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A Day Late and a Dollar Short

A Day Late And A Dollar Short is a compilation album by the American punk rock band the Queers, released in January 1996 by Lookout! Records. It collects material recorded between 1982 and 1994, most of it with original member Wimpy Rutherford. It includes the band's first two EPs, 1982's Love Me and 1984's Kicked Out of the Webelos, several demo tracks recorded in 1991, 16 tracks recorded during a January 1993 reunion with Rutherford, and a complete set of early songs recorded live on radio station WFMU in 1994 with Rutherford on lead vocals.

A Day Late and a Dollar Short
The Queers - A Day Late and a Dollar Short cover.jpg
The original album cover, showing Wimpy Rutherford (right) performing with the Queers in 1994 (Joe Queer at left)
Compilation album by The Queers
Released January 23, 1996 (1996-01-23)
Recorded 1982–1994
Studio
Genre Punk rock
Length 65:01
Label Lookout! (LK 130)
Producer Bruce Pingree, Norm Thibeau, Hugh O'Neill, Jim Tierney
The Queers chronology
Move Back Home
(1995)
A Day Late and a Dollar Short
(1996)
Bubblegum Dreams
(1996)
Alternative cover
Cover of the 2007 reissue, showing the queers performing at a pool party in 1982 (Joe Queer on guitar, drummer Tulu seated)
Cover of the 2007 reissue, showing the queers performing at a pool party in 1982 (Joe Queer on guitar, drummer Tulu seated)

After the Queers rescinded their master recordings from Lookout! in 2006, A Day Late And A Dollar Short was reissued by Asian Man Records the following year, having been remastered by the band's longtime studio collaborator Mass Giorgini.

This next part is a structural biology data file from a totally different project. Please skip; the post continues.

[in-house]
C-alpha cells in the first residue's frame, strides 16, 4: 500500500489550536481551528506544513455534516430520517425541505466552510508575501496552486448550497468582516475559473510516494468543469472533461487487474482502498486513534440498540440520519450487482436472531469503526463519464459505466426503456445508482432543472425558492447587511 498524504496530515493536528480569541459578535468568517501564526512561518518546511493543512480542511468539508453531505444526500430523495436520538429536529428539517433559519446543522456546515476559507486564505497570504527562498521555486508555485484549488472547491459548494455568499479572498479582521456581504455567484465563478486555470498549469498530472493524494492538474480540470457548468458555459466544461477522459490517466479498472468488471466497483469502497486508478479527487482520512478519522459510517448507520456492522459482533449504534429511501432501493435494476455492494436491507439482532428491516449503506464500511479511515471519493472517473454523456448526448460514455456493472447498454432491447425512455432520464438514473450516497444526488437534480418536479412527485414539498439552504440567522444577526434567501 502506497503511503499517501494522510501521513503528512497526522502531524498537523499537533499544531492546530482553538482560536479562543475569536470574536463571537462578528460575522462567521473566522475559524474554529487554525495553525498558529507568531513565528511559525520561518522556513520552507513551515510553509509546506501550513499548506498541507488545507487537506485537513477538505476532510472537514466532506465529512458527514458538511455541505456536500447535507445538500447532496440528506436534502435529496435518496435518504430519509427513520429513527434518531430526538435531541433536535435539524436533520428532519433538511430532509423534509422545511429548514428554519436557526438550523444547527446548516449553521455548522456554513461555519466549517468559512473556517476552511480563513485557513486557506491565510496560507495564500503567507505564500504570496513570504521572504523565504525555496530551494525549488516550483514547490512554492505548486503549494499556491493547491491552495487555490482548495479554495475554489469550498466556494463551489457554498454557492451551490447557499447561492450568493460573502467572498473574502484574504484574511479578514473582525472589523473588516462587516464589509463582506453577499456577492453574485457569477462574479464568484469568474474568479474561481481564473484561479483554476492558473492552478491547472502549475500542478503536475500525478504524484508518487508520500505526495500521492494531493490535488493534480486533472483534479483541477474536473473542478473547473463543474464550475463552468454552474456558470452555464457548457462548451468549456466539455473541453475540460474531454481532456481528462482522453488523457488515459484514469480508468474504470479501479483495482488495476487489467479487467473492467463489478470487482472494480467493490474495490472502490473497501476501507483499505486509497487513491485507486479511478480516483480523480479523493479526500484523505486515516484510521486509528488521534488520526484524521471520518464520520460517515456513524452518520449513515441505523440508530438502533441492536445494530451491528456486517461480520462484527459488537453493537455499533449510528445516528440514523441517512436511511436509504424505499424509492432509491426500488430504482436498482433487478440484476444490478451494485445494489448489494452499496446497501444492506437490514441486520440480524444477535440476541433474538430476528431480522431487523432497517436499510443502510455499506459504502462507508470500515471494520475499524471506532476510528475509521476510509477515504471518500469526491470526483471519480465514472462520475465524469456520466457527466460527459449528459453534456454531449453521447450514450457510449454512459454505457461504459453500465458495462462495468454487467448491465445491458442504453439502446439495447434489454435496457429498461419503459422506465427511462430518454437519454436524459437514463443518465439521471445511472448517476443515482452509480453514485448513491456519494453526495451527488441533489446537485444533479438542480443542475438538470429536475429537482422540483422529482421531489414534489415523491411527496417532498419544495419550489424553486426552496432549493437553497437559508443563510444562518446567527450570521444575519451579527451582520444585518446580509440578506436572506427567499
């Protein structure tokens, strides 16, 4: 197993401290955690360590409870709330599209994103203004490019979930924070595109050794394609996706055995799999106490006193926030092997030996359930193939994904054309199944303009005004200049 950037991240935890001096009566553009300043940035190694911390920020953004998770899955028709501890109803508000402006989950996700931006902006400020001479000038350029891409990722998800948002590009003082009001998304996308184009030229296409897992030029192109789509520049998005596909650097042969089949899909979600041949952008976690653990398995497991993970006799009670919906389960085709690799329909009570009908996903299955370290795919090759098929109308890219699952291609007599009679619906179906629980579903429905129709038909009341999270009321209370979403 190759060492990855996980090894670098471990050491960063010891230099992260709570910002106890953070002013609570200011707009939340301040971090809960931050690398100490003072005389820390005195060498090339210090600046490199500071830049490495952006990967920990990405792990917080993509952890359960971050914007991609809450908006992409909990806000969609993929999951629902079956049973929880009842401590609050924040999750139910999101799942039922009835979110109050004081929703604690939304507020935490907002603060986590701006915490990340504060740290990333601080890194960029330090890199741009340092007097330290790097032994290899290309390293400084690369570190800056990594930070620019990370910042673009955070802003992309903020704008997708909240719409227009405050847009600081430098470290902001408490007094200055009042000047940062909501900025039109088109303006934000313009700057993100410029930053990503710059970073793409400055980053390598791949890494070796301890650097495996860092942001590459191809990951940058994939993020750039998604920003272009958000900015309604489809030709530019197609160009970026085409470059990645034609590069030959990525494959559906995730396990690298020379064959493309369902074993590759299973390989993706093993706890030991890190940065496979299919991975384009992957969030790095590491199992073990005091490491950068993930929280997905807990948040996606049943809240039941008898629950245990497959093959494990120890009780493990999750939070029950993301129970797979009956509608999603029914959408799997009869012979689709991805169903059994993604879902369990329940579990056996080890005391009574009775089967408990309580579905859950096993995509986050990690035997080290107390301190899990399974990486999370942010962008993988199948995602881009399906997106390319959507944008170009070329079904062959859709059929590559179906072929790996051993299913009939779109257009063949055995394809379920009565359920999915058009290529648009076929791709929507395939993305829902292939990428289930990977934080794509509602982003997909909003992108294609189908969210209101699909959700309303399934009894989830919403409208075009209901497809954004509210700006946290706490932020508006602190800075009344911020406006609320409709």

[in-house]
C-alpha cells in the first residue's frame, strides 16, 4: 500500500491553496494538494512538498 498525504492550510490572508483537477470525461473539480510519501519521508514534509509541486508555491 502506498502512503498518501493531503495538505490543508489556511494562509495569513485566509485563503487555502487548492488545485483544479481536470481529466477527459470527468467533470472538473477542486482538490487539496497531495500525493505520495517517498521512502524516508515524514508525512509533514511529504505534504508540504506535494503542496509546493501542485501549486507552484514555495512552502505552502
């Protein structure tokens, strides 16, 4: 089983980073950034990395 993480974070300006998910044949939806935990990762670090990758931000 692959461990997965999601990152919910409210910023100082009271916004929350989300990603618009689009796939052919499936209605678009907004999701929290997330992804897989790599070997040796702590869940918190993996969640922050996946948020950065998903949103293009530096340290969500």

Contents

MaterialEdit

Love MeEdit

The album's first 13 tracks comprise the Queers' first two EPs, Love Me (1982) and Kicked Out of the Webelos (1984). The band had formed in 1982 in Portsmouth, New Hampshire with the lineup of Joseph King on guitar and lead vocals, Scott Gildersleeve on bass guitar and backing vocals, and Jack Hayes on drums; they took the respective pseudonyms Joe Queer, Tulu, and Wimpy Rutherford.[1][2] This lineup never performed live, but recorded their first songs at local studio Fishtracks with recording engineer Bruce Pingree, who served as de facto producer.[2] These included "We'd Have a Riot Doing Heroin"; "Terminal Rut", written about Rutherford; and "Fagtown", which was about their hometown.[1][2] For "I Want Cunt", Queer played bass while Tulu played guitar and sang lead vocals.[1] On "Trash This Place", the band members recorded voices for the background and then sped up the tape to mimic the Ramones song "We're a Happy Family".[2]